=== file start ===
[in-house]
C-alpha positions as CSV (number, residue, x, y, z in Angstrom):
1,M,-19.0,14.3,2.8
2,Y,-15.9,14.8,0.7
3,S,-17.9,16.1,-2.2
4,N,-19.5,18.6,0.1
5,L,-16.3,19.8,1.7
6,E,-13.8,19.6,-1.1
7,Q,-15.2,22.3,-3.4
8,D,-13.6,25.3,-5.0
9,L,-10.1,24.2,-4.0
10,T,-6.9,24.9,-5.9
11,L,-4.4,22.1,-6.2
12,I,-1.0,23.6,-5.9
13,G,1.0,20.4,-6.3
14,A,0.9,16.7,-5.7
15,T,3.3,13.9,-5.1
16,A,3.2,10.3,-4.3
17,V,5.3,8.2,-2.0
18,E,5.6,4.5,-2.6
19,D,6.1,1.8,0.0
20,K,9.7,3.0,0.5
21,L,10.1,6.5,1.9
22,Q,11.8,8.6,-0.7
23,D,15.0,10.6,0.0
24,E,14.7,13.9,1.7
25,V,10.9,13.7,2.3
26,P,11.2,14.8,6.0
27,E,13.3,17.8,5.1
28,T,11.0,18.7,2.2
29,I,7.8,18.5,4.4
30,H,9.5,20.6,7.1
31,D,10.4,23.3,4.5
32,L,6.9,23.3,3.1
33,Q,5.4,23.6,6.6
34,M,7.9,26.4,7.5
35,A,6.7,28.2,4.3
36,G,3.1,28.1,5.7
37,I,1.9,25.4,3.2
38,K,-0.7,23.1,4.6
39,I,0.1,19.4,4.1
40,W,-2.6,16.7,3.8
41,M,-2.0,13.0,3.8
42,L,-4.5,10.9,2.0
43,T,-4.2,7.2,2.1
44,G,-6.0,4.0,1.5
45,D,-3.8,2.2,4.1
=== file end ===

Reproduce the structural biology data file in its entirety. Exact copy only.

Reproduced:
[in-house]
C-alpha positions as CSV (number, residue, x, y, z in Angstrom):
1,M,-19.0,14.3,2.8
2,Y,-15.9,14.8,0.7
3,S,-17.9,16.1,-2.2
4,N,-19.5,18.6,0.1
5,L,-16.3,19.8,1.7
6,E,-13.8,19.6,-1.1
7,Q,-15.2,22.3,-3.4
8,D,-13.6,25.3,-5.0
9,L,-10.1,24.2,-4.0
10,T,-6.9,24.9,-5.9
11,L,-4.4,22.1,-6.2
12,I,-1.0,23.6,-5.9
13,G,1.0,20.4,-6.3
14,A,0.9,16.7,-5.7
15,T,3.3,13.9,-5.1
16,A,3.2,10.3,-4.3
17,V,5.3,8.2,-2.0
18,E,5.6,4.5,-2.6
19,D,6.1,1.8,0.0
20,K,9.7,3.0,0.5
21,L,10.1,6.5,1.9
22,Q,11.8,8.6,-0.7
23,D,15.0,10.6,0.0
24,E,14.7,13.9,1.7
25,V,10.9,13.7,2.3
26,P,11.2,14.8,6.0
27,E,13.3,17.8,5.1
28,T,11.0,18.7,2.2
29,I,7.8,18.5,4.4
30,H,9.5,20.6,7.1
31,D,10.4,23.3,4.5
32,L,6.9,23.3,3.1
33,Q,5.4,23.6,6.6
34,M,7.9,26.4,7.5
35,A,6.7,28.2,4.3
36,G,3.1,28.1,5.7
37,I,1.9,25.4,3.2
38,K,-0.7,23.1,4.6
39,I,0.1,19.4,4.1
40,W,-2.6,16.7,3.8
41,M,-2.0,13.0,3.8
42,L,-4.5,10.9,2.0
43,T,-4.2,7.2,2.1
44,G,-6.0,4.0,1.5
45,D,-3.8,2.2,4.1